2. Set the scale and gems aside. You are now ready for your distilled water and graduated cylinder. Carefully pour about 5ml of water into the cylinder. Take care not to get any water on the sides that may drop down and change the water volume. We need to be as precise as possible with our readings of the measurements to get results that are as accurate as possible.
My graduated cylinder and water. The green thing on top of the cylinder is to protect the glass should the graduated cylinder tip over, so keep it there and keep it at the top.
This is the volume of water I actually poured. The graduated cylinder is marked to tenths (0.1) of a milliliter (mL), but we can (and should) guestimate to the hundredths place. Using photoshop I found that ten 4-pixel squares conveniently filled the space between the tenth-of-a-milliliter lines. To properly read the measurement you'll need to get your eyes down to water level. If the water level is near a whole number, look for the line in the front of the cylinder to merge with the line in the back, as if it were one line; that will tell you you're at the right level. Reading at the bottom of the meniscus (the concave curvature of the water), we see that the water level is approximately two-hundredths less than 5.10mL, so our water reading is then 5.08mL.
3. Carefully place the gems, one at a time, into the water as to minimize splashing. As each gemstone falls the water will begin to push the air out of any bead holes that are present. Carefully tap the glass to help those bubbles escape. If they are still too small, drop in another gemstone. Often the air from another gem will add to the first and it will be enough for the bubble to rise.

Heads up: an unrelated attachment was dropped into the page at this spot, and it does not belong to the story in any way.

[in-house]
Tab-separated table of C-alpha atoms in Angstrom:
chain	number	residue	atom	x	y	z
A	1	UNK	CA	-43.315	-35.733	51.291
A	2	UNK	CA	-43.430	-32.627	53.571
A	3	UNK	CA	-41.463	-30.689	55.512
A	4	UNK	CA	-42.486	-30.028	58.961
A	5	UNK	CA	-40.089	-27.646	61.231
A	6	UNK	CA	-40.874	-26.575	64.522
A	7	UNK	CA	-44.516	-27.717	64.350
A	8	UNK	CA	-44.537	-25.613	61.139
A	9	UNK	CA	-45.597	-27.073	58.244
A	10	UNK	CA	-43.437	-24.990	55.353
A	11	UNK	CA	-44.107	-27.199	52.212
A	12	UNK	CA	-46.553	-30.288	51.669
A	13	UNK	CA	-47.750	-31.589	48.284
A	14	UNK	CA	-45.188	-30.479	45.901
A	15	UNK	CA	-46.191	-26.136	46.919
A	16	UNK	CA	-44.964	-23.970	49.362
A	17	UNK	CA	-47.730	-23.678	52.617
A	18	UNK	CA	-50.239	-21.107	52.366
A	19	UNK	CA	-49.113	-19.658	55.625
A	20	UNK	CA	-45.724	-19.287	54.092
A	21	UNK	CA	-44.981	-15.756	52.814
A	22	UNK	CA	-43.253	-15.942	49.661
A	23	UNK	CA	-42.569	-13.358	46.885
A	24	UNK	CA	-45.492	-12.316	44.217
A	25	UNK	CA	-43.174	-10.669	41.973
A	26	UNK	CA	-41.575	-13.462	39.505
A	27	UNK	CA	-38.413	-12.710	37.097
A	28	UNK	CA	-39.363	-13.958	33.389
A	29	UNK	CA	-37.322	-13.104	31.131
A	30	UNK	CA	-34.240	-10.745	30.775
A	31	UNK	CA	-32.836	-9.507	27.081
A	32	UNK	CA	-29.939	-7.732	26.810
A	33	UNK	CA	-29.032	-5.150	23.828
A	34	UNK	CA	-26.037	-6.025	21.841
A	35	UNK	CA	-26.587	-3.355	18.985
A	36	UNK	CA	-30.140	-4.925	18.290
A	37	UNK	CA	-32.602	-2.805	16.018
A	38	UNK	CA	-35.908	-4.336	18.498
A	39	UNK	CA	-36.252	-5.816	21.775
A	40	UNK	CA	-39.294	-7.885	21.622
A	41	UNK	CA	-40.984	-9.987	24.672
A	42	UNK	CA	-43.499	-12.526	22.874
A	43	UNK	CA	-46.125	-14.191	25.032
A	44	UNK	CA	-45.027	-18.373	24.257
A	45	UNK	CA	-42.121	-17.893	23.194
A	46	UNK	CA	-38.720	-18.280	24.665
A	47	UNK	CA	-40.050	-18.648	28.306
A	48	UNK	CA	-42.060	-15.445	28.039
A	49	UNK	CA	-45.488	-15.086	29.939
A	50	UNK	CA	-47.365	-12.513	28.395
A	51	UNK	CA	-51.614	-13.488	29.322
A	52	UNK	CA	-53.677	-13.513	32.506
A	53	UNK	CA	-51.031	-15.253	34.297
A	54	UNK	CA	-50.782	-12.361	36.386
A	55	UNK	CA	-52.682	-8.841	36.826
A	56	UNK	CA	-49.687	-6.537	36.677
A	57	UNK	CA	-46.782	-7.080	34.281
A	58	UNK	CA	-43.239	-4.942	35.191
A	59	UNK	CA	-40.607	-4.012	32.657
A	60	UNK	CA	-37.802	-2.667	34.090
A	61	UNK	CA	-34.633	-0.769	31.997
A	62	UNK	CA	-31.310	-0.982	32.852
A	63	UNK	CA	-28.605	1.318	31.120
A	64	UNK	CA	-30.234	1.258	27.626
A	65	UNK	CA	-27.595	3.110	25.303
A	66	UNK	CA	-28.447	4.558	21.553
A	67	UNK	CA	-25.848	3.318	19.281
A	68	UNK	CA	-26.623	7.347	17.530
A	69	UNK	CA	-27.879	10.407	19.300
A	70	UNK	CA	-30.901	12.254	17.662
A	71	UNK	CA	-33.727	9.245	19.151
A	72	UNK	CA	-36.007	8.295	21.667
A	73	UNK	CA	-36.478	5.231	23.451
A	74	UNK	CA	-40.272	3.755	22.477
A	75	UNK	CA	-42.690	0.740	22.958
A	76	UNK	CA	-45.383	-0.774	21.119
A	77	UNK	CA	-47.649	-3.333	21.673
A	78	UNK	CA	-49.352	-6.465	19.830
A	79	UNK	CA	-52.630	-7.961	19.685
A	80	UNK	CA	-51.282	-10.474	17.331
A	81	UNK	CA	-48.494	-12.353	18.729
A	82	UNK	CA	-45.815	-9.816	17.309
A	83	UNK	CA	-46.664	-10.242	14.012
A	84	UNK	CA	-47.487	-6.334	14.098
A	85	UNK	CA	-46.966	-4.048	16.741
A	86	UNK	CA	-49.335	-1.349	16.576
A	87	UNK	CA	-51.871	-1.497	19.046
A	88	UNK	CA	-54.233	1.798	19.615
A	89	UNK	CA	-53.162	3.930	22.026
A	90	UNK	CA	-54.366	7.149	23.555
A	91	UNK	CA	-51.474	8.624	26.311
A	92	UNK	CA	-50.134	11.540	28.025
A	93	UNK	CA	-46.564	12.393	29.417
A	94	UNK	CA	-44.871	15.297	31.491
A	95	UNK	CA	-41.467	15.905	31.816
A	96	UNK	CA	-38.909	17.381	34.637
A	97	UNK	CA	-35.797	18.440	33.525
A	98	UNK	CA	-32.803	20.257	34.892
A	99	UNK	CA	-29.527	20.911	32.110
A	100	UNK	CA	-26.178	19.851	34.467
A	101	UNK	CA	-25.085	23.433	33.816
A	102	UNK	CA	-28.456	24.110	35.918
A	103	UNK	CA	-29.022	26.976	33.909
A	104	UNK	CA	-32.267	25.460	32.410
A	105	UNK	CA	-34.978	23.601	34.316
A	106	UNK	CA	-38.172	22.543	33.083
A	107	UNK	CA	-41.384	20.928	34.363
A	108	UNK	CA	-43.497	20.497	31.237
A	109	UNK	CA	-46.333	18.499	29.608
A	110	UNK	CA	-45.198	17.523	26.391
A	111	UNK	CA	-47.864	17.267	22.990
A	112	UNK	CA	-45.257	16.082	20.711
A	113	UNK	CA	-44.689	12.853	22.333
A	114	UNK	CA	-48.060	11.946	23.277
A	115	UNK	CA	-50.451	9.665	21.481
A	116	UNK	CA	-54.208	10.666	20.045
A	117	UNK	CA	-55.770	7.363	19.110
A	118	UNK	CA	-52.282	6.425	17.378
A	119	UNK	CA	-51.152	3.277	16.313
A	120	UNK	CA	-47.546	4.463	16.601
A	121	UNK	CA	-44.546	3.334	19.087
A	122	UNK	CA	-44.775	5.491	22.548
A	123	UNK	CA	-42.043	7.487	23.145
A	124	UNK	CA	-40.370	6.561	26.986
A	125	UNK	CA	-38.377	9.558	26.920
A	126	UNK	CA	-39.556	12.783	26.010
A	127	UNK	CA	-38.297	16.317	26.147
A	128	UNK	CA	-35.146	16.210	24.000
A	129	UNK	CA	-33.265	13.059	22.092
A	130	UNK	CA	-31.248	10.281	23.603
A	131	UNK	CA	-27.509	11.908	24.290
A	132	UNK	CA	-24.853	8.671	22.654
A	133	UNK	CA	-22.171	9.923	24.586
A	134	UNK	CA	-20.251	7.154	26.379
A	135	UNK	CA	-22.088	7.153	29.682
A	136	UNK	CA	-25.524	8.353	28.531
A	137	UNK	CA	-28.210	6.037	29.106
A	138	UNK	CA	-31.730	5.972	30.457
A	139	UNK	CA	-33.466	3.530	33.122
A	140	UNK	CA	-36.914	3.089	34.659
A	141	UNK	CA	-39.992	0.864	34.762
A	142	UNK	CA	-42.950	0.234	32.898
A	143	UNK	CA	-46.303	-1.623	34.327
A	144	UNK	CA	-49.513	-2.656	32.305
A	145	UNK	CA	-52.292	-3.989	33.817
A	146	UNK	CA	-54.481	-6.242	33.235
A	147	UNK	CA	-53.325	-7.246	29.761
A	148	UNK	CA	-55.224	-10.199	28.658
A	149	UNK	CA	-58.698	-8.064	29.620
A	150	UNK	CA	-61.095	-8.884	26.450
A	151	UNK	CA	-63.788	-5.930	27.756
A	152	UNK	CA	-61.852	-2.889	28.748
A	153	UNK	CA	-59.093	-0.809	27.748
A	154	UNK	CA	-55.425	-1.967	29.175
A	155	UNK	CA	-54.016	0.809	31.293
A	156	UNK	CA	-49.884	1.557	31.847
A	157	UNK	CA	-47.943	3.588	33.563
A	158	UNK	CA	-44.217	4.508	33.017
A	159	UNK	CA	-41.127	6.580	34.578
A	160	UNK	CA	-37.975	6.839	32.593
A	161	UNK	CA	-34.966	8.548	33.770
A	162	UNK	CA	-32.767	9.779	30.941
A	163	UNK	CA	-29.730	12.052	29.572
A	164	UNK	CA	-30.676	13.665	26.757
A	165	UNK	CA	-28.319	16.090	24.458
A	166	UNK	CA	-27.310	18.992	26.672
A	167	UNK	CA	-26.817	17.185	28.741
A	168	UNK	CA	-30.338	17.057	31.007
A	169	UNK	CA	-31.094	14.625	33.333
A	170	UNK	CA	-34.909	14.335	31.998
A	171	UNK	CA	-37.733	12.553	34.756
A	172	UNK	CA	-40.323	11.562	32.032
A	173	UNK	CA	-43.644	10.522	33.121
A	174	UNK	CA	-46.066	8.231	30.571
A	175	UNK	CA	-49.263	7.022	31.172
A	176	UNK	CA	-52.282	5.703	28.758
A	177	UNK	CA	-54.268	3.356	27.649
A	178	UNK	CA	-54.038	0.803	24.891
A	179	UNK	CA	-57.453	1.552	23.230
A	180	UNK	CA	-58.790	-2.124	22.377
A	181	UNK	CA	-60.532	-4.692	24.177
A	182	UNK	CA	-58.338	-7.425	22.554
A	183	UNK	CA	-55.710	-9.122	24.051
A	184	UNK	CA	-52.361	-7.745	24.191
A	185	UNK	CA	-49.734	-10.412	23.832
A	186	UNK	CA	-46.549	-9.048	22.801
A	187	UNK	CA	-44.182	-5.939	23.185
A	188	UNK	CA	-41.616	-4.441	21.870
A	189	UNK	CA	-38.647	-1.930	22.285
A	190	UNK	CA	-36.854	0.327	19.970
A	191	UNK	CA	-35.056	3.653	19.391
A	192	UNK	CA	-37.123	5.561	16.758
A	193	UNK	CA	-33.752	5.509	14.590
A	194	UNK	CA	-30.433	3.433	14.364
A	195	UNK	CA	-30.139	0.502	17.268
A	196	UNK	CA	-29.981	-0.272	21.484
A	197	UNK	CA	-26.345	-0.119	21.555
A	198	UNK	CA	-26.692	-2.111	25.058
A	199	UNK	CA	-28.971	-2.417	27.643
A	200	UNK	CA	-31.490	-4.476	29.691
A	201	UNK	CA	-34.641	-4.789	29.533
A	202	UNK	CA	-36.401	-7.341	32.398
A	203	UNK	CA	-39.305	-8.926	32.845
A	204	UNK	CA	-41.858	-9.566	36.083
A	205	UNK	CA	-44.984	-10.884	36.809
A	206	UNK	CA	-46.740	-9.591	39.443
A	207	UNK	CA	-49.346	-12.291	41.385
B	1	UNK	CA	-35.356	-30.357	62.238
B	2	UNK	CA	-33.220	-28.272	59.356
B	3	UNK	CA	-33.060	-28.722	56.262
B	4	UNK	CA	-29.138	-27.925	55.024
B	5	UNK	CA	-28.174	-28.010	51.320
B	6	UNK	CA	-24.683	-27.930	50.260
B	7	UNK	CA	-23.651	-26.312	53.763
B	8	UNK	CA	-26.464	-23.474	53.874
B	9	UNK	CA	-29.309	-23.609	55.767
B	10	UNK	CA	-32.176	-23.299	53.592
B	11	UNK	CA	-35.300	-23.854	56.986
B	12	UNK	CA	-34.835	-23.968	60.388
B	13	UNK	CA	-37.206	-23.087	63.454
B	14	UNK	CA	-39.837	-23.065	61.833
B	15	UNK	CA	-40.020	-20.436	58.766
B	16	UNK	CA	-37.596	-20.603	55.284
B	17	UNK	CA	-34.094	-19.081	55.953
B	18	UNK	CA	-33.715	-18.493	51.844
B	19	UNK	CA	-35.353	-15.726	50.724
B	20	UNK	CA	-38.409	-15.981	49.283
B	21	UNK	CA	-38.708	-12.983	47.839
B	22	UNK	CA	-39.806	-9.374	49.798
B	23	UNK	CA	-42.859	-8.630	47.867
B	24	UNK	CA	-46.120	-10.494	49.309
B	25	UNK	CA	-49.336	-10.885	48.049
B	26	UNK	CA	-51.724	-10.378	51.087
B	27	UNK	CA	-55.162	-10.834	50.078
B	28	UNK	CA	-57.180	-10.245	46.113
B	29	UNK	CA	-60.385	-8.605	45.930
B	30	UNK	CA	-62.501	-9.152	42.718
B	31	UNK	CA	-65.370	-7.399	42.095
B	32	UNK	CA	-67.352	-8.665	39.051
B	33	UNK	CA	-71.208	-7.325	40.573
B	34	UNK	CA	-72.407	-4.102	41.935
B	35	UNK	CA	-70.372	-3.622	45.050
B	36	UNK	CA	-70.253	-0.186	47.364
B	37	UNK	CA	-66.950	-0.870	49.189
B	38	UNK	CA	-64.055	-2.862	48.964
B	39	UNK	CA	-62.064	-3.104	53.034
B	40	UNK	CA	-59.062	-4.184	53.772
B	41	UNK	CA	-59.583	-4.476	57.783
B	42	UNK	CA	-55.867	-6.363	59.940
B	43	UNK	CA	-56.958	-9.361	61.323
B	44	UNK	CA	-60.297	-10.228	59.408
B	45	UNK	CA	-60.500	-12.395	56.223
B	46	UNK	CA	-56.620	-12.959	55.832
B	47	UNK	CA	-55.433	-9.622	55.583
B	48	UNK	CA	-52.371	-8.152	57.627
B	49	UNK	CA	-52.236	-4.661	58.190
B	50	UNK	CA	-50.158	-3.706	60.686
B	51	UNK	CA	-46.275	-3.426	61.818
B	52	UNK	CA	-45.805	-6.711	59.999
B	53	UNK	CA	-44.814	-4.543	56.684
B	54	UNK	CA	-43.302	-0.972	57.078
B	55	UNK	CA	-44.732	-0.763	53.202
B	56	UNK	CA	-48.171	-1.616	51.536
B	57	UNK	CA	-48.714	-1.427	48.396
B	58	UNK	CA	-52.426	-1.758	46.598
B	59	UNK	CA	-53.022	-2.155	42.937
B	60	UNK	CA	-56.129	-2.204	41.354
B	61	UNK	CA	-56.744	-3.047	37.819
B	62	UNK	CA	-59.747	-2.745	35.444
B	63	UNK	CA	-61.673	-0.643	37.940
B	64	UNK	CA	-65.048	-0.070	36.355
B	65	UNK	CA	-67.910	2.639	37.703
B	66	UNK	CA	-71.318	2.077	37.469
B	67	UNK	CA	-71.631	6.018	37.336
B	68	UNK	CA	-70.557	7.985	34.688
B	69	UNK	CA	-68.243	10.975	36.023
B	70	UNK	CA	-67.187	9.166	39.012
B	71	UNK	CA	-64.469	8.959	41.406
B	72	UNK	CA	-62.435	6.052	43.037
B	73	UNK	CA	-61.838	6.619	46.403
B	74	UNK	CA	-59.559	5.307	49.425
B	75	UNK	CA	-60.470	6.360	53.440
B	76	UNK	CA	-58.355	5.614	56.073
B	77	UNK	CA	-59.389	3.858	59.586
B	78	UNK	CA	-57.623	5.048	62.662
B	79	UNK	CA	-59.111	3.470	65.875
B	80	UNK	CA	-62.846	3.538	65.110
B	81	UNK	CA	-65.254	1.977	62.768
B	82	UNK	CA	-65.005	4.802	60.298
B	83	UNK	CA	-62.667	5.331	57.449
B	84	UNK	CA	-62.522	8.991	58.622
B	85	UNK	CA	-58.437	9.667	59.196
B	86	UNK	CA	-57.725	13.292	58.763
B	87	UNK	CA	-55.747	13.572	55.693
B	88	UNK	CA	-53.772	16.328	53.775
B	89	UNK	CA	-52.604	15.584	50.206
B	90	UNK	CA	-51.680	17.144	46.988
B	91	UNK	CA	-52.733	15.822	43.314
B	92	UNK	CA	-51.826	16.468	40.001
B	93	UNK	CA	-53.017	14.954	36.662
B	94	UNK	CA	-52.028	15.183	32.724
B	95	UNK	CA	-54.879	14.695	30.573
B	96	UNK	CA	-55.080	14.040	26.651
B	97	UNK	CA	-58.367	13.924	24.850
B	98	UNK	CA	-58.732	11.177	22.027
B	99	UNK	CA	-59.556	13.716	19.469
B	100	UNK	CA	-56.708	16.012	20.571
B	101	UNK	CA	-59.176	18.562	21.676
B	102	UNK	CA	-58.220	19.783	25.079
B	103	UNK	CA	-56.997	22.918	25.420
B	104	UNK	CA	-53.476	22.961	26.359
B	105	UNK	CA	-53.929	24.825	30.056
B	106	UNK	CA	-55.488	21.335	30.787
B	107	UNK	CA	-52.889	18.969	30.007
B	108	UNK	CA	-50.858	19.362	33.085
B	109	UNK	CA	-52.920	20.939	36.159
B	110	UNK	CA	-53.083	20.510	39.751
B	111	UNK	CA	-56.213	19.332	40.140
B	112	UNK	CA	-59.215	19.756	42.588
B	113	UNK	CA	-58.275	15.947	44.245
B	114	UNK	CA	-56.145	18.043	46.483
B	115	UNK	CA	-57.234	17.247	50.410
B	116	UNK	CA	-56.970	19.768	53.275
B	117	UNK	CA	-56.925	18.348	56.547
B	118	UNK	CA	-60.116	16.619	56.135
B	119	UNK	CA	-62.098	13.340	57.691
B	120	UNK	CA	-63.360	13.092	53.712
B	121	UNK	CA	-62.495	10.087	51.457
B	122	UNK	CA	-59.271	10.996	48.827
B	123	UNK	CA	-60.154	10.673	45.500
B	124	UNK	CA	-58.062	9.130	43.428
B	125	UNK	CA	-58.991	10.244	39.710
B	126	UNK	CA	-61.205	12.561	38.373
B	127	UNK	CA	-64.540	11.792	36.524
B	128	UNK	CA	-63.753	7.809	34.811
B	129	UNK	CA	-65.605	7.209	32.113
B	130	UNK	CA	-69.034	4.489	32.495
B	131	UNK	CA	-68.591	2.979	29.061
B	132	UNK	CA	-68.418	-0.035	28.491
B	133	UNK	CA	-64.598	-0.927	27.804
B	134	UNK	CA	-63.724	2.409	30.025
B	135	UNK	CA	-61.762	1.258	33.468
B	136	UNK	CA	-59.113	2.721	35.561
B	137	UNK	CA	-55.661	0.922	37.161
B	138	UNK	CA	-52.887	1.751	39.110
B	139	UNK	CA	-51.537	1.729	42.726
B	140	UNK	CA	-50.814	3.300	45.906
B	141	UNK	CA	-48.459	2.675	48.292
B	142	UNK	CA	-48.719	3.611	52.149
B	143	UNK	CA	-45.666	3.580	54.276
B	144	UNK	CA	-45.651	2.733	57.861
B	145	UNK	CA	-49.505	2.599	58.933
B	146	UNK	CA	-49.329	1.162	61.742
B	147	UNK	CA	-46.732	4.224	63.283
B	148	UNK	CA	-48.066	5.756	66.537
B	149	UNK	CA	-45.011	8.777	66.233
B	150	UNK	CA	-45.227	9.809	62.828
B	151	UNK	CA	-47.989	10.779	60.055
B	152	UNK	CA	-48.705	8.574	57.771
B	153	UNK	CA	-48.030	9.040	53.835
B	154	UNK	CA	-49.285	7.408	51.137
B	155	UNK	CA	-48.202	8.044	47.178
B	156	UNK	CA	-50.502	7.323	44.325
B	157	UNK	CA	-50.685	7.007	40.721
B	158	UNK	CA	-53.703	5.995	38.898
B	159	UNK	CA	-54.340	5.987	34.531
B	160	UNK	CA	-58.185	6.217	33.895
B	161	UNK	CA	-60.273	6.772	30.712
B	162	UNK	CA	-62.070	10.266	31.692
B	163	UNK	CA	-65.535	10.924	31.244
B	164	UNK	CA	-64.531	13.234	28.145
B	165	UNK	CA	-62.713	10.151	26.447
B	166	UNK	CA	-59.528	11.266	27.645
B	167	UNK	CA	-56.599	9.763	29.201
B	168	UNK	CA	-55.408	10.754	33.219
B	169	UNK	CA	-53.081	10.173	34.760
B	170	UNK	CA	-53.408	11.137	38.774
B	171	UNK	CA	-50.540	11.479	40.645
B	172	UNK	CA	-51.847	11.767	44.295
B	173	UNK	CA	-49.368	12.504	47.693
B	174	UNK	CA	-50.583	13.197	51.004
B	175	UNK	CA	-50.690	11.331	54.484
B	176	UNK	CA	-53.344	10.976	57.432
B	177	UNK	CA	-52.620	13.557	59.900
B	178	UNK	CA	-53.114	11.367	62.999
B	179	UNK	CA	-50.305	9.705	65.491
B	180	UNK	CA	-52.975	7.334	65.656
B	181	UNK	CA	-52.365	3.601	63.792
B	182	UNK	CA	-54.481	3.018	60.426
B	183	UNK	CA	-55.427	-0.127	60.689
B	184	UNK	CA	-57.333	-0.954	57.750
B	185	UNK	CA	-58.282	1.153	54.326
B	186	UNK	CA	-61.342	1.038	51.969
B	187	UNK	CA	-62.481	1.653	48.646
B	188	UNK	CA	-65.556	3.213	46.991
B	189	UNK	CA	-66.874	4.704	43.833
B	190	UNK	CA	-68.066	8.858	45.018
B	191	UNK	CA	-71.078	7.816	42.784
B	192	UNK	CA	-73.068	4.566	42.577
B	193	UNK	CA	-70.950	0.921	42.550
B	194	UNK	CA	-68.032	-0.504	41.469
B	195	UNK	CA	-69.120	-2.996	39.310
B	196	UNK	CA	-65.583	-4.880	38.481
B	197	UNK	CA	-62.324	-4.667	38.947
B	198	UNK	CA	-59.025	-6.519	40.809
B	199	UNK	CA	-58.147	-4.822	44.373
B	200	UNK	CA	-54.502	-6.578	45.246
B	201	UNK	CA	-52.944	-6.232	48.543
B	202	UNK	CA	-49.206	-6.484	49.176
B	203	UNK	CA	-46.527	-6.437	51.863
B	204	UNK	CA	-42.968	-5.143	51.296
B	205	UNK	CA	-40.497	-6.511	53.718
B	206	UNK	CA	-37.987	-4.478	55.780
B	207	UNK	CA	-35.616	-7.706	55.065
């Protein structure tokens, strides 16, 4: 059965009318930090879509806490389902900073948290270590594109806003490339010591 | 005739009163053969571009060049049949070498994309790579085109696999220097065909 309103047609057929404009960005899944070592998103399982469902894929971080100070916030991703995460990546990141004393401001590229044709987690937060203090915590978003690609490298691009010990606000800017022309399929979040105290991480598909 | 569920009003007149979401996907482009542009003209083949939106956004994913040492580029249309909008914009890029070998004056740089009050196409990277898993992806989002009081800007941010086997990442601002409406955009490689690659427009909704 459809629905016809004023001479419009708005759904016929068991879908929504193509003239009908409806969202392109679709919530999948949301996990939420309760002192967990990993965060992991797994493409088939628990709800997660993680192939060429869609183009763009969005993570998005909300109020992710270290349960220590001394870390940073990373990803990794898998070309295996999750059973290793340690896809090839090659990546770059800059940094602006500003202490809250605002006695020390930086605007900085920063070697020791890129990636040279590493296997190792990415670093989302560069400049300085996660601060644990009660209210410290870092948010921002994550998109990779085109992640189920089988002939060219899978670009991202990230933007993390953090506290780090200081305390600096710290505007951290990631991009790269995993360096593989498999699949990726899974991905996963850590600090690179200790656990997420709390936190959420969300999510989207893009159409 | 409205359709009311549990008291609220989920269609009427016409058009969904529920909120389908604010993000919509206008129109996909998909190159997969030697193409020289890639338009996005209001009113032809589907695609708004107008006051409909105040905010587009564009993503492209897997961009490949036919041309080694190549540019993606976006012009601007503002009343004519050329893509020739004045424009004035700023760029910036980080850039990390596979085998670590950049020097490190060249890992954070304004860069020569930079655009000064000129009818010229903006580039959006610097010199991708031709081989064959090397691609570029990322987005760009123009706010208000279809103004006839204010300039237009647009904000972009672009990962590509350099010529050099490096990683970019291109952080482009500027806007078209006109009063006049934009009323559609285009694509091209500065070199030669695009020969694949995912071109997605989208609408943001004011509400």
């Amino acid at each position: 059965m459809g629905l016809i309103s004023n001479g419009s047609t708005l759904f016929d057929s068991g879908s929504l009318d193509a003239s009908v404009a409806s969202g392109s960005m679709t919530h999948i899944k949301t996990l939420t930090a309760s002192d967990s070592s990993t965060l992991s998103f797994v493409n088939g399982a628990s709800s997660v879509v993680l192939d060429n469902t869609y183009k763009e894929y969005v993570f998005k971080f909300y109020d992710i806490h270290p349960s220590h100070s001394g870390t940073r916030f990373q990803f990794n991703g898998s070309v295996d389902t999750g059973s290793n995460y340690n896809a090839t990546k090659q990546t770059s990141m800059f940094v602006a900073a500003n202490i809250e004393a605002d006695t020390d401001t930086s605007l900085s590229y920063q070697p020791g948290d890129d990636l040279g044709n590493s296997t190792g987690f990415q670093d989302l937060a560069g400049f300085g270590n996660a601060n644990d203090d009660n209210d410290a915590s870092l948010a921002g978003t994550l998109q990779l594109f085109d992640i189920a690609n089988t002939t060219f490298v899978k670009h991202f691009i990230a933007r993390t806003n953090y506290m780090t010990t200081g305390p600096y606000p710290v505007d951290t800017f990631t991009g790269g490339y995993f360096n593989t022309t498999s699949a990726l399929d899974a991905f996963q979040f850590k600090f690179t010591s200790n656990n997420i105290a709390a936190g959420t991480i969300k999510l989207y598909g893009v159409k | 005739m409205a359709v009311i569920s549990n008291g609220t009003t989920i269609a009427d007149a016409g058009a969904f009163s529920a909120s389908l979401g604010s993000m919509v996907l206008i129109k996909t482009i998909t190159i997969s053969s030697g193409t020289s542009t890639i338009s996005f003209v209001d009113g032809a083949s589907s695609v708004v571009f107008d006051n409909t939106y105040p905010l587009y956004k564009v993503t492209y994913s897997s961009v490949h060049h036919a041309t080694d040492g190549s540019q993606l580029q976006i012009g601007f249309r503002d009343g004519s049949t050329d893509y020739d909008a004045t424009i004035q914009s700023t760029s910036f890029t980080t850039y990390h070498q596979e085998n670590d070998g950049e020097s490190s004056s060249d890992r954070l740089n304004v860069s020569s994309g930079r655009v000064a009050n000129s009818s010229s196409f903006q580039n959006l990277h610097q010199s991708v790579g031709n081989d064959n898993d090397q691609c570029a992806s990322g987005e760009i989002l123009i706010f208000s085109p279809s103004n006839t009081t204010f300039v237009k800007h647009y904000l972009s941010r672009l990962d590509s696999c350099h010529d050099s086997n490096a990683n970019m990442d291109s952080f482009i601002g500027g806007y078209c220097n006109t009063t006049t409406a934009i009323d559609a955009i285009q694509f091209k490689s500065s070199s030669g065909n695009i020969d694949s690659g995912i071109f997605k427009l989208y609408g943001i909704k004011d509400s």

The picture above demonstrates why we don't just want to dump them all in. The air bubbles get trapped under the gems and creates a falsely high water volume reading because there's now a lot of little air bubbles where there should only be water. As I mentioned above, we do need to be as careful as possible using this method because there's more room for error using this method than other methods, but it's significantly less expensive. Make your own judgement, but I think the care is worth it.
4. Once the gemstones are in, the bubbles are all out, and the water has settled, take a reading of the new water volume. If the water level is between whole numbers it will be harder to tell if your eyes are at the right level for reading the measurement. If, like in this example, the water is between two whole numbers, I like to get at a height so the elliptical shapes of the upper and lower numbers are the same; that's a pretty good way of telling you're right in between.
Again, using the power of Photoshop, I was able to divide up the space again to help me estimate the water volume to the nearest hundredth. The water volume appears to be one hundredth more than 8.5ml, giving us a new water volume of 8.51ml
So here's what we know:
volume of water with gemstones: 8.51 mL
volume of water without gemstones: 5.08mL
From the Ganoksin website I know that the formula relating these numbers is:
|weight of gemstones||= Specific Gravity|
|water volume with gems - water volume without|
|12.020 grams||= Specific Gravity|
|8.51mL - 5.08mL|
|12.020 grams||= Specific Gravity|
|3.504 g/ml||= Specific Gravity|
I was very pleased with these results. Anyone want to take a guess what I bought?
Thanks for stopping by! I really appreciate it!